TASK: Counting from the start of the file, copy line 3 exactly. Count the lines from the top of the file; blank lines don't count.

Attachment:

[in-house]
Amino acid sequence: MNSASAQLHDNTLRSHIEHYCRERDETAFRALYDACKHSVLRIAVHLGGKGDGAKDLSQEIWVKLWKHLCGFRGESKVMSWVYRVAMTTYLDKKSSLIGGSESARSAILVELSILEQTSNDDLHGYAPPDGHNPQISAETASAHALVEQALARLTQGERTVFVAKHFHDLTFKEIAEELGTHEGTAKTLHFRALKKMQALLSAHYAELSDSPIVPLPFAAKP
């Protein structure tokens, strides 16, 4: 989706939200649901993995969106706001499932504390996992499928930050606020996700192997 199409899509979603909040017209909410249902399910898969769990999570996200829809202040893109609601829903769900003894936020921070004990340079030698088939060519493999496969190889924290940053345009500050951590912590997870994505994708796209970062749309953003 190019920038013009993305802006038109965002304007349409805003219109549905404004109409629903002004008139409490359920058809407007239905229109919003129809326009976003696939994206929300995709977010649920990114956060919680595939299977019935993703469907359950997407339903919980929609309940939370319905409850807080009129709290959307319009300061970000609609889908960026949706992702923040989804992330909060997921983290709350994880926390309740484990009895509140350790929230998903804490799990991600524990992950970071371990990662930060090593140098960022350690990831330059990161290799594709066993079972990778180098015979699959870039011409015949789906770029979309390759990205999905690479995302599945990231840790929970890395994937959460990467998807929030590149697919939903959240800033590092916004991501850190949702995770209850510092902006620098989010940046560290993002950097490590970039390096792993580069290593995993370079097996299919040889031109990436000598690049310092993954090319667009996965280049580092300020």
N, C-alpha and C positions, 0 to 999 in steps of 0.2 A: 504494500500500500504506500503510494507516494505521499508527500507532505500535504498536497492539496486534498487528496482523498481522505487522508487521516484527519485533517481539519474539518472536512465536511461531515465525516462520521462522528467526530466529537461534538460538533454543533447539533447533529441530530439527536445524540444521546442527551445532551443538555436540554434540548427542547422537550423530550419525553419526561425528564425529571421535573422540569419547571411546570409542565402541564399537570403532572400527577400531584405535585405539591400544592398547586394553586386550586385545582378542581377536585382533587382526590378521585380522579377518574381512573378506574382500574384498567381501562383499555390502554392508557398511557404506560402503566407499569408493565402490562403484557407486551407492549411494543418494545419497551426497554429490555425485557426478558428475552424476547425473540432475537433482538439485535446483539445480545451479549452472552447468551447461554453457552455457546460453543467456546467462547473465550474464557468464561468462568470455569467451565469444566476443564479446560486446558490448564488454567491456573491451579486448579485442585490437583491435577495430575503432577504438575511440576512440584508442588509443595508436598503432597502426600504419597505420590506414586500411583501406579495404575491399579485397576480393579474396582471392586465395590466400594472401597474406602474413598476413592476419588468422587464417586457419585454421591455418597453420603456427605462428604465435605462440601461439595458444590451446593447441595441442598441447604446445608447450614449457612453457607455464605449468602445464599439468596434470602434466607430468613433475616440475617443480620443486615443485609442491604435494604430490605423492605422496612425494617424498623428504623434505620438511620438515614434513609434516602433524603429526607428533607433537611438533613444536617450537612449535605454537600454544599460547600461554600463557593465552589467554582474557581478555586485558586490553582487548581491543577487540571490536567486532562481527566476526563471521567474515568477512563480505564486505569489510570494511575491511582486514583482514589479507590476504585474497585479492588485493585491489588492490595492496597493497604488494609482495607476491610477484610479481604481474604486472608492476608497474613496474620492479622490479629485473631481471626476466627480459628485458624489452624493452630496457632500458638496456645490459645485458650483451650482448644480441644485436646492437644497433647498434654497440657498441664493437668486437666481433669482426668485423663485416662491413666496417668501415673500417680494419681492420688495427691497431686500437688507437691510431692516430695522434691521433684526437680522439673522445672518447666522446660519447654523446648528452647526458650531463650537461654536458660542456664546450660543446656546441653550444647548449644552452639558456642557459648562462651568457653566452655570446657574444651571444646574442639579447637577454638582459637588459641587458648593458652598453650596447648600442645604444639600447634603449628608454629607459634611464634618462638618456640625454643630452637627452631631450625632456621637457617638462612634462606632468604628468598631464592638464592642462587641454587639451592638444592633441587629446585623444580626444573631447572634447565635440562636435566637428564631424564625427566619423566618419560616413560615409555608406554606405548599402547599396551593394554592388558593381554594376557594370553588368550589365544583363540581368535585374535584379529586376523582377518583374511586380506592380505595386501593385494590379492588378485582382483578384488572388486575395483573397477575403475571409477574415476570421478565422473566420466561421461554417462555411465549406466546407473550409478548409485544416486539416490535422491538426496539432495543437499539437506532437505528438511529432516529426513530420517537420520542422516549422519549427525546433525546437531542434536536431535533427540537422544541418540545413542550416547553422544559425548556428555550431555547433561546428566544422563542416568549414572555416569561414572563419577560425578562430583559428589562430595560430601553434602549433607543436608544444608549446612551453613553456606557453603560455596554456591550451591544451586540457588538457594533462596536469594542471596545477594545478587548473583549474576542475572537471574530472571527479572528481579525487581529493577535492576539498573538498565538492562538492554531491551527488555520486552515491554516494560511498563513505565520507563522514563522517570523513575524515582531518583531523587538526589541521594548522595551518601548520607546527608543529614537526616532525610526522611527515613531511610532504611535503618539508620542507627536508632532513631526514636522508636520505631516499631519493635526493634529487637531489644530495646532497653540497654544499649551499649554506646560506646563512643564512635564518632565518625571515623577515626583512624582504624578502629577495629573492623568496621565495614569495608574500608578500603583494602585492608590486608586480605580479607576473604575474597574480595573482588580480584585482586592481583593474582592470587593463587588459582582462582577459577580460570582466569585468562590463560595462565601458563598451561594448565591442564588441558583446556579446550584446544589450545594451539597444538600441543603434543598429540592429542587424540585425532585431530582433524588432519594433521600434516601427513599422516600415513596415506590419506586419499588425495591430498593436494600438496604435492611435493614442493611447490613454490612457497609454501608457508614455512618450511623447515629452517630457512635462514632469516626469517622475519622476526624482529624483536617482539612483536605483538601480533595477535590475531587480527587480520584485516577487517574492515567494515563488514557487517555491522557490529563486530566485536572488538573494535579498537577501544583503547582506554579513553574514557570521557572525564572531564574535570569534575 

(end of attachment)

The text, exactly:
């Protein structure tokens, strides 16, 4: 989706939200649901993995969106706001499932504390996992499928930050606020996700192997 199409899509979603909040017209909410249902399910898969769990999570996200829809202040893109609601829903769900003894936020921070004990340079030698088939060519493999496969190889924290940053345009500050951590912590997870994505994708796209970062749309953003 190019920038013009993305802006038109965002304007349409805003219109549905404004109409629903002004008139409490359920058809407007239905229109919003129809326009976003696939994206929300995709977010649920990114956060919680595939299977019935993703469907359950997407339903919980929609309940939370319905409850807080009129709290959307319009300061970000609609889908960026949706992702923040989804992330909060997921983290709350994880926390309740484990009895509140350790929230998903804490799990991600524990992950970071371990990662930060090593140098960022350690990831330059990161290799594709066993079972990778180098015979699959870039011409015949789906770029979309390759990205999905690479995302599945990231840790929970890395994937959460990467998807929030590149697919939903959240800033590092916004991501850190949702995770209850510092902006620098989010940046560290993002950097490590970039390096792993580069290593995993370079097996299919040889031109990436000598690049310092993954090319667009996965280049580092300020």